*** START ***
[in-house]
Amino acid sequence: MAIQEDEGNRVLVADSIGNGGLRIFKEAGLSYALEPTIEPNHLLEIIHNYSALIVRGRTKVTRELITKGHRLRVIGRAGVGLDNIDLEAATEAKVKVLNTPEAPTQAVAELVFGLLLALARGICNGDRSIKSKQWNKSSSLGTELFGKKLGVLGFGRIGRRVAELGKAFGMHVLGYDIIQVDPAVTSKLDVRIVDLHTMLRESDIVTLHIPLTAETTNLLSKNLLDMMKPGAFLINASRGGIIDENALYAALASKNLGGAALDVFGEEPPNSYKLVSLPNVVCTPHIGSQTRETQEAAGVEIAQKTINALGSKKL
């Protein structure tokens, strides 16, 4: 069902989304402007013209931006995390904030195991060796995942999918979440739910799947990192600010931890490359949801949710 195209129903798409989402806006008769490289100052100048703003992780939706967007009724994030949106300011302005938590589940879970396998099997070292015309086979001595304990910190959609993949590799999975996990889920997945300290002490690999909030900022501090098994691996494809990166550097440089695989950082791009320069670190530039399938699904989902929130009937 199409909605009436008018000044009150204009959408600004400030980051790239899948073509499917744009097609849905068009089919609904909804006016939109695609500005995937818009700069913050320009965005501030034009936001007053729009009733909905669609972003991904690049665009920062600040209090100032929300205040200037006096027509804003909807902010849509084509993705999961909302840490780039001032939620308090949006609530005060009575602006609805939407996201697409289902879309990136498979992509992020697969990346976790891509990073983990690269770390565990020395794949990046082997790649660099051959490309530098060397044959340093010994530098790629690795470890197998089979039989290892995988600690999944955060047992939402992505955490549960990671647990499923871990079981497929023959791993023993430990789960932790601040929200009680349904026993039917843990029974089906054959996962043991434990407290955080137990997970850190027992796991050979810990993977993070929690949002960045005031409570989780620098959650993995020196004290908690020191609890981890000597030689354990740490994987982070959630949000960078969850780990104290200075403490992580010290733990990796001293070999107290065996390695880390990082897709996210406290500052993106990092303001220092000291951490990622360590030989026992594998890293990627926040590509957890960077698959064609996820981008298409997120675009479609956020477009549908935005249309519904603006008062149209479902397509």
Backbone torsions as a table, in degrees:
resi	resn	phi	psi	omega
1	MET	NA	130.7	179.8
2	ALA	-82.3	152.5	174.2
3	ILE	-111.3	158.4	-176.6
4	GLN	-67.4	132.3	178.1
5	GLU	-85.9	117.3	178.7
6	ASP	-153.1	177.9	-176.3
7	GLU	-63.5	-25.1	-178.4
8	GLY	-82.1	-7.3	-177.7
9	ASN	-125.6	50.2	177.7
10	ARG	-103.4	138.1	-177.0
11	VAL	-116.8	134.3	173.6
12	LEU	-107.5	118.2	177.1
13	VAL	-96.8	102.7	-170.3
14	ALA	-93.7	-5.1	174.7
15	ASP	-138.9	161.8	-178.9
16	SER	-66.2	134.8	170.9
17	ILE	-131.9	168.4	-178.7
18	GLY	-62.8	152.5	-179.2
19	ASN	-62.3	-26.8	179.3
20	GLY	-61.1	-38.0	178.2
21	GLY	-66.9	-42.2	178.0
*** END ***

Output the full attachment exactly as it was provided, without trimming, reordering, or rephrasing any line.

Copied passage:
[in-house]
Amino acid sequence: MAIQEDEGNRVLVADSIGNGGLRIFKEAGLSYALEPTIEPNHLLEIIHNYSALIVRGRTKVTRELITKGHRLRVIGRAGVGLDNIDLEAATEAKVKVLNTPEAPTQAVAELVFGLLLALARGICNGDRSIKSKQWNKSSSLGTELFGKKLGVLGFGRIGRRVAELGKAFGMHVLGYDIIQVDPAVTSKLDVRIVDLHTMLRESDIVTLHIPLTAETTNLLSKNLLDMMKPGAFLINASRGGIIDENALYAALASKNLGGAALDVFGEEPPNSYKLVSLPNVVCTPHIGSQTRETQEAAGVEIAQKTINALGSKKL
């Protein structure tokens, strides 16, 4: 069902989304402007013209931006995390904030195991060796995942999918979440739910799947990192600010931890490359949801949710 195209129903798409989402806006008769490289100052100048703003992780939706967007009724994030949106300011302005938590589940879970396998099997070292015309086979001595304990910190959609993949590799999975996990889920997945300290002490690999909030900022501090098994691996494809990166550097440089695989950082791009320069670190530039399938699904989902929130009937 199409909605009436008018000044009150204009959408600004400030980051790239899948073509499917744009097609849905068009089919609904909804006016939109695609500005995937818009700069913050320009965005501030034009936001007053729009009733909905669609972003991904690049665009920062600040209090100032929300205040200037006096027509804003909807902010849509084509993705999961909302840490780039001032939620308090949006609530005060009575602006609805939407996201697409289902879309990136498979992509992020697969990346976790891509990073983990690269770390565990020395794949990046082997790649660099051959490309530098060397044959340093010994530098790629690795470890197998089979039989290892995988600690999944955060047992939402992505955490549960990671647990499923871990079981497929023959791993023993430990789960932790601040929200009680349904026993039917843990029974089906054959996962043991434990407290955080137990997970850190027992796991050979810990993977993070929690949002960045005031409570989780620098959650993995020196004290908690020191609890981890000597030689354990740490994987982070959630949000960078969850780990104290200075403490992580010290733990990796001293070999107290065996390695880390990082897709996210406290500052993106990092303001220092000291951490990622360590030989026992594998890293990627926040590509957890960077698959064609996820981008298409997120675009479609956020477009549908935005249309519904603006008062149209479902397509």
Backbone torsions as a table, in degrees:
resi	resn	phi	psi	omega
1	MET	NA	130.7	179.8
2	ALA	-82.3	152.5	174.2
3	ILE	-111.3	158.4	-176.6
4	GLN	-67.4	132.3	178.1
5	GLU	-85.9	117.3	178.7
6	ASP	-153.1	177.9	-176.3
7	GLU	-63.5	-25.1	-178.4
8	GLY	-82.1	-7.3	-177.7
9	ASN	-125.6	50.2	177.7
10	ARG	-103.4	138.1	-177.0
11	VAL	-116.8	134.3	173.6
12	LEU	-107.5	118.2	177.1
13	VAL	-96.8	102.7	-170.3
14	ALA	-93.7	-5.1	174.7
15	ASP	-138.9	161.8	-178.9
16	SER	-66.2	134.8	170.9
17	ILE	-131.9	168.4	-178.7
18	GLY	-62.8	152.5	-179.2
19	ASN	-62.3	-26.8	179.3
20	GLY	-61.1	-38.0	178.2
21	GLY	-66.9	-42.2	178.0